Thursday, October 24, 2013

CIRM’s high school stem cell curriculum now reflects the new Next Generation Science Standards that ask students to ask questions


screenshot from CIRM's education web portal with the new NGSS stem cell curriculum
Around 4:00 on September 4 the California Board of Education voted unanimously to accept the Next Generation Science Standards set by a national coalition. Five weeks later, around noon on October 10 we posted two new units to our stem cell high school curriculum that reflect the new standards.

To be honest, we are not quite that speedy. We had been working on the new units since the new standards were adopted nationally in April. I had been monitoring the process of creating the new standards for the past two years and as the changes started to trickle out in various drafts it became clear that our old curriculum, while perhaps not flunking out, would certainly not get an “A” under the new guidelines.

The Next Generation standards live up to their name. They turn traditional science education 180 degrees. They demand inquiry-based lesson plans that instead of teaching facts directs students to ask the right questions to get to the facts—a process much more like how science is done. They represent the first significant changes to the national standards in 17 years.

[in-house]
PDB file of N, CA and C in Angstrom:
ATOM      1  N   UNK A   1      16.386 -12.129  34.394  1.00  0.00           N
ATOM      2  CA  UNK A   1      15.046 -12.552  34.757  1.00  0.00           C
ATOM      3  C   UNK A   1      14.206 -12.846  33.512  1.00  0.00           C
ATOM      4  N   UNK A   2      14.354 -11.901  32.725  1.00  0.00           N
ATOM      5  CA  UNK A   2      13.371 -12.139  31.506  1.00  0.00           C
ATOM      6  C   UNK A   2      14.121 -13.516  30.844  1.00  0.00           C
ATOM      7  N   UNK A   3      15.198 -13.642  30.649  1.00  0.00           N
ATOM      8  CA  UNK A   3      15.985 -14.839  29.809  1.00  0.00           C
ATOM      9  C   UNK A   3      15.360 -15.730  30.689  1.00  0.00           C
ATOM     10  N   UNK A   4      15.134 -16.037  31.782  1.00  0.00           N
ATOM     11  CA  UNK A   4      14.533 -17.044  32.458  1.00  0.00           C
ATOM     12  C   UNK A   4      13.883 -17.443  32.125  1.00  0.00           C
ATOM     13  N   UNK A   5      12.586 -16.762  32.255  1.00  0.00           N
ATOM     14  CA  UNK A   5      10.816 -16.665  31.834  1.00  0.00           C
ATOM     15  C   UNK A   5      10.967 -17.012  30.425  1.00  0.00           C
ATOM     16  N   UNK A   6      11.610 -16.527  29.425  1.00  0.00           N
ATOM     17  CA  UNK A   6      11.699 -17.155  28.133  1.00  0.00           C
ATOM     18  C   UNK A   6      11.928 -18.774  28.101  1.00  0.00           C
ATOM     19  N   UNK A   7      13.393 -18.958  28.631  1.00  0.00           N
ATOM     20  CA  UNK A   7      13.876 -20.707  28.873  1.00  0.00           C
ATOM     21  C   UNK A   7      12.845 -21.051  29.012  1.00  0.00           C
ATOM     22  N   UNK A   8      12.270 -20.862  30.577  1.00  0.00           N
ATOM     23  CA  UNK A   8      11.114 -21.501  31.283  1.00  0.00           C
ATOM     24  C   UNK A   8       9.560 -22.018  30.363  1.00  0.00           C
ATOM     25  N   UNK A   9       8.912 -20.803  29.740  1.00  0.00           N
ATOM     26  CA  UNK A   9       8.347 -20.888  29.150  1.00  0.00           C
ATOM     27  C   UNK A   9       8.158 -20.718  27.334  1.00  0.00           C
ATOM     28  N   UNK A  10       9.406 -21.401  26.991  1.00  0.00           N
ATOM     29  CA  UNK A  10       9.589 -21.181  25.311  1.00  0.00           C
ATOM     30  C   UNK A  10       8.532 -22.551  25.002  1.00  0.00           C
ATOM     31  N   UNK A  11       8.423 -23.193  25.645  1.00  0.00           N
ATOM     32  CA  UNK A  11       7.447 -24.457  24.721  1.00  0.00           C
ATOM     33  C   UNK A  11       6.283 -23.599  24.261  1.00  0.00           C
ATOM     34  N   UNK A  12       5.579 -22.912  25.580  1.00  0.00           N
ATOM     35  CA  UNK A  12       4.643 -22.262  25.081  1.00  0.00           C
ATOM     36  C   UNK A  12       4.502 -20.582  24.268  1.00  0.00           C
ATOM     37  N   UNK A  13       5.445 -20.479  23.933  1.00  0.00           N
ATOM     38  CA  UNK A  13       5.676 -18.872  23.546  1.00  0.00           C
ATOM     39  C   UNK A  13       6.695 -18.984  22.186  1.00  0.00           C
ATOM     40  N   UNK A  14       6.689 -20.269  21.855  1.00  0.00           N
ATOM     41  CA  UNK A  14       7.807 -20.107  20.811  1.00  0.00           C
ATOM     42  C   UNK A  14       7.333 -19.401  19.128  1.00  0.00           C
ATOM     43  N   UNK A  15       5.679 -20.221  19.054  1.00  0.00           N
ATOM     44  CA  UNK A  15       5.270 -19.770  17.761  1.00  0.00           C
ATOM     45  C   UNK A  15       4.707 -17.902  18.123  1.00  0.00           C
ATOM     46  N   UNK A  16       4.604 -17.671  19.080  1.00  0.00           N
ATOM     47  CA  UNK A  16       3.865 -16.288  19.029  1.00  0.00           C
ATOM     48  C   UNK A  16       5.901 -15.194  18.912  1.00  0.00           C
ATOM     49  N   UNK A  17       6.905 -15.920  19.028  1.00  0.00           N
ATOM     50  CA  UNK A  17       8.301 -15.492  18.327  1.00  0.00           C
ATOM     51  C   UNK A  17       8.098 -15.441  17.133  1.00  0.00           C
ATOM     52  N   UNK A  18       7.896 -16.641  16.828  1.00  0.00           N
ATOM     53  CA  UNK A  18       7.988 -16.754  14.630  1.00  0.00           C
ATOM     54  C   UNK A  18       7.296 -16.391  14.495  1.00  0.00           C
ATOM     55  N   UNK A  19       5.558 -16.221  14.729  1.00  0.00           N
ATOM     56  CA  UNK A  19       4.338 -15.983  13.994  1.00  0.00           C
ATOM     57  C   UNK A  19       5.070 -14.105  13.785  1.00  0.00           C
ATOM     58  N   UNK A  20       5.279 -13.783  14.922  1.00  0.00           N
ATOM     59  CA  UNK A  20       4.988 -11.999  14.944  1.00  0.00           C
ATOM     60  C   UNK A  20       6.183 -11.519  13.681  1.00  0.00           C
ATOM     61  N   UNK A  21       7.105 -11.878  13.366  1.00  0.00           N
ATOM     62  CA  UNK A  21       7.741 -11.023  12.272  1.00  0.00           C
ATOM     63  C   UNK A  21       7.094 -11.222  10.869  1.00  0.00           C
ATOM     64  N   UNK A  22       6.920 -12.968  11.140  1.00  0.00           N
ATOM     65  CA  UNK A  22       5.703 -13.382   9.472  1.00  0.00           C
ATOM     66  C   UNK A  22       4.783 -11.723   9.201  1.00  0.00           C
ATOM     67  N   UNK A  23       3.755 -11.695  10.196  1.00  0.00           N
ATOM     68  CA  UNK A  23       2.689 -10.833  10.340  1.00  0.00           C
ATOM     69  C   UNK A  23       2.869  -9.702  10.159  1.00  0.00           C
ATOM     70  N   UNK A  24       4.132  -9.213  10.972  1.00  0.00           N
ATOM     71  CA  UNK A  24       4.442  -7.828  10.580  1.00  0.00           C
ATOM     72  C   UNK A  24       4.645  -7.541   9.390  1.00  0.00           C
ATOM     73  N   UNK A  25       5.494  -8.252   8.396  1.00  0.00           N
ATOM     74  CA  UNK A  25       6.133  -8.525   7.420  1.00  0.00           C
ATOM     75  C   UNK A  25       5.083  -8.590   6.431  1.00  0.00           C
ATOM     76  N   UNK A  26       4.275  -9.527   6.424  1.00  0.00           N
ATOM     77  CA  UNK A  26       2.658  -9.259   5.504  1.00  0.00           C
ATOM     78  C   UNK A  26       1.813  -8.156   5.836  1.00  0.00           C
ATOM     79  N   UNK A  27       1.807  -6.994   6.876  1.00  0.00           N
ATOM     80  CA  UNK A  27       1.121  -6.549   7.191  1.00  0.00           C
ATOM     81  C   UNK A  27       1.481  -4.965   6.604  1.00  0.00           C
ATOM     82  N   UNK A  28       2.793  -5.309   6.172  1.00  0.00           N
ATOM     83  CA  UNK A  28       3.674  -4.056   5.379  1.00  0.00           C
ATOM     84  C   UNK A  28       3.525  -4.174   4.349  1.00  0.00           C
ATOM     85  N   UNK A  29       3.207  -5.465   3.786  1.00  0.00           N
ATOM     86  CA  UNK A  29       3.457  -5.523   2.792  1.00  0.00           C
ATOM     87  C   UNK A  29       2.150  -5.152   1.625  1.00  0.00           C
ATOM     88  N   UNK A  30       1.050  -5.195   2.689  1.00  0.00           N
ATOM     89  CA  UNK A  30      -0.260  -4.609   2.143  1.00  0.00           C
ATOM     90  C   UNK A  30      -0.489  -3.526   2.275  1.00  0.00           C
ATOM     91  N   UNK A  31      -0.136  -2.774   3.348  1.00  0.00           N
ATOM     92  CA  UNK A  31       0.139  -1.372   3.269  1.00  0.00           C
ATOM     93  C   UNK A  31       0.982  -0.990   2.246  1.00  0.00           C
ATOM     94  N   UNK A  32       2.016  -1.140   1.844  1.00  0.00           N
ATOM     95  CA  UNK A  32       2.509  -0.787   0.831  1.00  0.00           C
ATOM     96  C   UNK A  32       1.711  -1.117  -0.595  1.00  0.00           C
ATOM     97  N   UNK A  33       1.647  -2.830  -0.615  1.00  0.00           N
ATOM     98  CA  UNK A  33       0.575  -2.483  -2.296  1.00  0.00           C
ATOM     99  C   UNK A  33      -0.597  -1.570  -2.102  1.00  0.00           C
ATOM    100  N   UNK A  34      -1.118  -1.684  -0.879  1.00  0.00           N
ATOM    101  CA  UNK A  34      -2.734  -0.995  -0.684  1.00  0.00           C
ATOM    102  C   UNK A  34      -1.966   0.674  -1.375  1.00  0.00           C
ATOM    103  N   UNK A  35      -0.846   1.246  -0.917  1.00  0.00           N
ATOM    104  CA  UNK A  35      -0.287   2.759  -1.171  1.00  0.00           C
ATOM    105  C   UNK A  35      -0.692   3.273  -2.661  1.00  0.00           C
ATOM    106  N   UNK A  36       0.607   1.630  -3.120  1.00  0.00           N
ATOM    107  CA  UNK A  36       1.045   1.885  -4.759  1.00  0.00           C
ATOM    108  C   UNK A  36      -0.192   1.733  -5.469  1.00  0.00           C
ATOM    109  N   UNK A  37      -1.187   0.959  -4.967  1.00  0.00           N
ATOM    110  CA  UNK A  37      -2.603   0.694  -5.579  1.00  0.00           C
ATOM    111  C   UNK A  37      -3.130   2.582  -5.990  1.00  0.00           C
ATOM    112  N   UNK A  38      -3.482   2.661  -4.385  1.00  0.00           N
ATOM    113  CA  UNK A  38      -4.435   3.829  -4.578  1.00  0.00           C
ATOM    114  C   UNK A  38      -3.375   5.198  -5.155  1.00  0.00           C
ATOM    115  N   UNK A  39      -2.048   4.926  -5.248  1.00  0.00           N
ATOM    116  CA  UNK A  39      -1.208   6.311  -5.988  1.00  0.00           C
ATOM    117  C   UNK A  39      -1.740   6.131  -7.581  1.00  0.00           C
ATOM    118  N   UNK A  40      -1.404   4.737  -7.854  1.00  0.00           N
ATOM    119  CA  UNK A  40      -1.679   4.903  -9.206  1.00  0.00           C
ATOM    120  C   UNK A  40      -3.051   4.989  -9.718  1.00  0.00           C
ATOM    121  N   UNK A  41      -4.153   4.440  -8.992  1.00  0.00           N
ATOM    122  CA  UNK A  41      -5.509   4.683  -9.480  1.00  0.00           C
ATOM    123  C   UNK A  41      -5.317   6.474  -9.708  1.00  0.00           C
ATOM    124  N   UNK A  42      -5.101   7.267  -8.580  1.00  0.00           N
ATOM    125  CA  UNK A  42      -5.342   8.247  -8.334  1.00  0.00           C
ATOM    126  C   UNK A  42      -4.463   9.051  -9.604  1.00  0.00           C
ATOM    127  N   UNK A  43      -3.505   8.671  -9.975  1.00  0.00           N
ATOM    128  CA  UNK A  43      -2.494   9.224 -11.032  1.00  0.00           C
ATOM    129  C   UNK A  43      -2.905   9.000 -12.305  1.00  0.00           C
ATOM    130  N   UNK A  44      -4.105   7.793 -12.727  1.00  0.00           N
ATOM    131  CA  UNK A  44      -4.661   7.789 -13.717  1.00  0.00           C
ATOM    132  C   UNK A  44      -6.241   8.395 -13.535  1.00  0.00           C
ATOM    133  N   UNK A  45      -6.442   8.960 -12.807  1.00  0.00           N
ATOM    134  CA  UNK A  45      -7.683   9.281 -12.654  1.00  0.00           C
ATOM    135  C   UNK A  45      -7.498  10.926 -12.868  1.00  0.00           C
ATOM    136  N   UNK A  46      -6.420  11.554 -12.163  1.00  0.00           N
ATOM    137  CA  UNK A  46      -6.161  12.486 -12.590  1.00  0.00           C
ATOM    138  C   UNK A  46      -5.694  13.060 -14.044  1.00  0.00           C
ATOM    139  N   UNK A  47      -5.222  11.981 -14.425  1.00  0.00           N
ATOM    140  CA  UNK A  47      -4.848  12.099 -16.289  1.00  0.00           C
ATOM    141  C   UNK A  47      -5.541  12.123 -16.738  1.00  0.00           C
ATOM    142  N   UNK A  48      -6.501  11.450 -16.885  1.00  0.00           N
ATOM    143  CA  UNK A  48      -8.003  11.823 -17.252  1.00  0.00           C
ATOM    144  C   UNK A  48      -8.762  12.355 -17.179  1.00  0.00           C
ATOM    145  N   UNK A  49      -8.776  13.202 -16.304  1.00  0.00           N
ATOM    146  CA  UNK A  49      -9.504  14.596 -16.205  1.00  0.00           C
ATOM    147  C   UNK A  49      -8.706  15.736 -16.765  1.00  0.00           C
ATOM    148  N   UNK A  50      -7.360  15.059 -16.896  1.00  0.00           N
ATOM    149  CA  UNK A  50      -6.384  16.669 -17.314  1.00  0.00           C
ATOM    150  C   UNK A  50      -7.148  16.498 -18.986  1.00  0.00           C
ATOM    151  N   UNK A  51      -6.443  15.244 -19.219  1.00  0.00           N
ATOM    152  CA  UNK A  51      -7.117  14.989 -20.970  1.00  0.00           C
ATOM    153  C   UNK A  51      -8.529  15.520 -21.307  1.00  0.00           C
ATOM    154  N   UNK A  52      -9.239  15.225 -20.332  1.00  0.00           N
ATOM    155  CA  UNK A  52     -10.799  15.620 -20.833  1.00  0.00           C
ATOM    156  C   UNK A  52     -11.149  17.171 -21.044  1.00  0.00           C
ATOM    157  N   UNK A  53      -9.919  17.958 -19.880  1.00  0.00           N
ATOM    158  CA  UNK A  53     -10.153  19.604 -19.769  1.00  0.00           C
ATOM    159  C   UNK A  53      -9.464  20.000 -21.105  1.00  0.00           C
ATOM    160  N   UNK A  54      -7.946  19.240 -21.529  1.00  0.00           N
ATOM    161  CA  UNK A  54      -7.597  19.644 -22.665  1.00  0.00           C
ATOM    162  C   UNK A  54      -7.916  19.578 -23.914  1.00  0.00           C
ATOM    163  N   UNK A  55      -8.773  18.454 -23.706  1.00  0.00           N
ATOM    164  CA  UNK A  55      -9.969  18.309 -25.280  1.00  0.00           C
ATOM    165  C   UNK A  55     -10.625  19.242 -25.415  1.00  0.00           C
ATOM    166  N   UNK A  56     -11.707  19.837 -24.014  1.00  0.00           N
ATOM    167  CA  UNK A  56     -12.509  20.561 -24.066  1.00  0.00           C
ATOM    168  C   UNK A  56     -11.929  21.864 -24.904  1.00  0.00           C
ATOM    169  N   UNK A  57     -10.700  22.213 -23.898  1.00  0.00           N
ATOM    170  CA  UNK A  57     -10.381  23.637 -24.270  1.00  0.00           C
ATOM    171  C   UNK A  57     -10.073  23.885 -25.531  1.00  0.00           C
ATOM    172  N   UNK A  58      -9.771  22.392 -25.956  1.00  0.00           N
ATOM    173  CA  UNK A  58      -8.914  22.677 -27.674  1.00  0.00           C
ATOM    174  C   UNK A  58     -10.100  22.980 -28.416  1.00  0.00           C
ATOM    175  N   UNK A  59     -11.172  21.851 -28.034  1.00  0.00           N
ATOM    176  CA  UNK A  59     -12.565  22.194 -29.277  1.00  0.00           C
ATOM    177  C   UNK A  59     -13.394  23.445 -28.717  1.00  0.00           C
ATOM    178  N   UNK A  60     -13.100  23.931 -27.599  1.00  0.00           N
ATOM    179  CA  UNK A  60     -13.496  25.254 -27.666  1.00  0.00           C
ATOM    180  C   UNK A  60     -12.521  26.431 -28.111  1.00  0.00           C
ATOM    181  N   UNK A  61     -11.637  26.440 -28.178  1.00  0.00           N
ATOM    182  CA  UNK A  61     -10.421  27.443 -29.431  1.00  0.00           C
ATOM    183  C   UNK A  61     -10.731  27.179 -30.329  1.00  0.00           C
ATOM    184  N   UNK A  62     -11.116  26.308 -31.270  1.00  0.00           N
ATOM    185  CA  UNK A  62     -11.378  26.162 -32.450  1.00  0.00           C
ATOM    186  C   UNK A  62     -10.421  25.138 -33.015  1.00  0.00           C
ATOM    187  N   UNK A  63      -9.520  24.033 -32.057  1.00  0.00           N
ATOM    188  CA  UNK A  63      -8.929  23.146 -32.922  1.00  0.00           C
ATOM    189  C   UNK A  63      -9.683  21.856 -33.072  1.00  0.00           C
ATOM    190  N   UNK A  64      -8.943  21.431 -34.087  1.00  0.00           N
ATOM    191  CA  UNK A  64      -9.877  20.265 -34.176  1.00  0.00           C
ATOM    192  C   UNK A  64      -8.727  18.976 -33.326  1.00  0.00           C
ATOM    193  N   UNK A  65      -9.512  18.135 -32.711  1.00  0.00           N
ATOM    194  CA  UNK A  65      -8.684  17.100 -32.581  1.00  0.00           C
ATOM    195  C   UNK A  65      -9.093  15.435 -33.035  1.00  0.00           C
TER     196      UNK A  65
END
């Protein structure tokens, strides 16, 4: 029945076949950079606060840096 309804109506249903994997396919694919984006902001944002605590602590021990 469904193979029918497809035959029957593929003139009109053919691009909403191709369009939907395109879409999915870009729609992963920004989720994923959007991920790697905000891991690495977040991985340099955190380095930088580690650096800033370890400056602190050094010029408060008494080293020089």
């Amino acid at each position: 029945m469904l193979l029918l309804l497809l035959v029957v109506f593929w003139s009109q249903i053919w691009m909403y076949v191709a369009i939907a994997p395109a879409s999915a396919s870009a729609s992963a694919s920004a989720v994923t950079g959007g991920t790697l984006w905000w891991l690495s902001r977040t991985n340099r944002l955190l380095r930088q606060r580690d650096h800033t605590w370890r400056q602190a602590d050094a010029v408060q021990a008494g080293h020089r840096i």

They are the joint effort of the National Research Council, the National Science Teachers Association and the Association for the Advancement of Science. Forty-one educators from 26 states took part in the revisions.

Our team was a little smaller. I asked Laurel Barchas, who managed the initial curriculum project for me, to step in and expand my initial analysis of the new standards and think about ways we could adopt the robust materials we already had for this new style of teaching. She in turn consulted with an education professor at the University of California, Davis, and for a reality check, her former high school biology teacher. They both joined me in reviewing and editing the two new units Laurel developed.

Those new units offer a radical new way to approach the material, but draw heavily from materials in our existing curriculum. Those existing materials were developed by a small village. Laurel enlisted University of California stem cell students, scientists, educators and local high school teachers. Since they are freely available on our web site, they have been used by hundreds of teachers around the state and around the world.

I will be debuting the new units at the California Science Teachers’ Association annual conference this weekend. But my workshop there will also walk teachers through the five older units, which we first posted in 2010 and revised this past spring. We expect teachers to mix and match for the next couple years because the California state board does not expect to mandate the new standards before the 2015/2016 school year.

Don Gibbons

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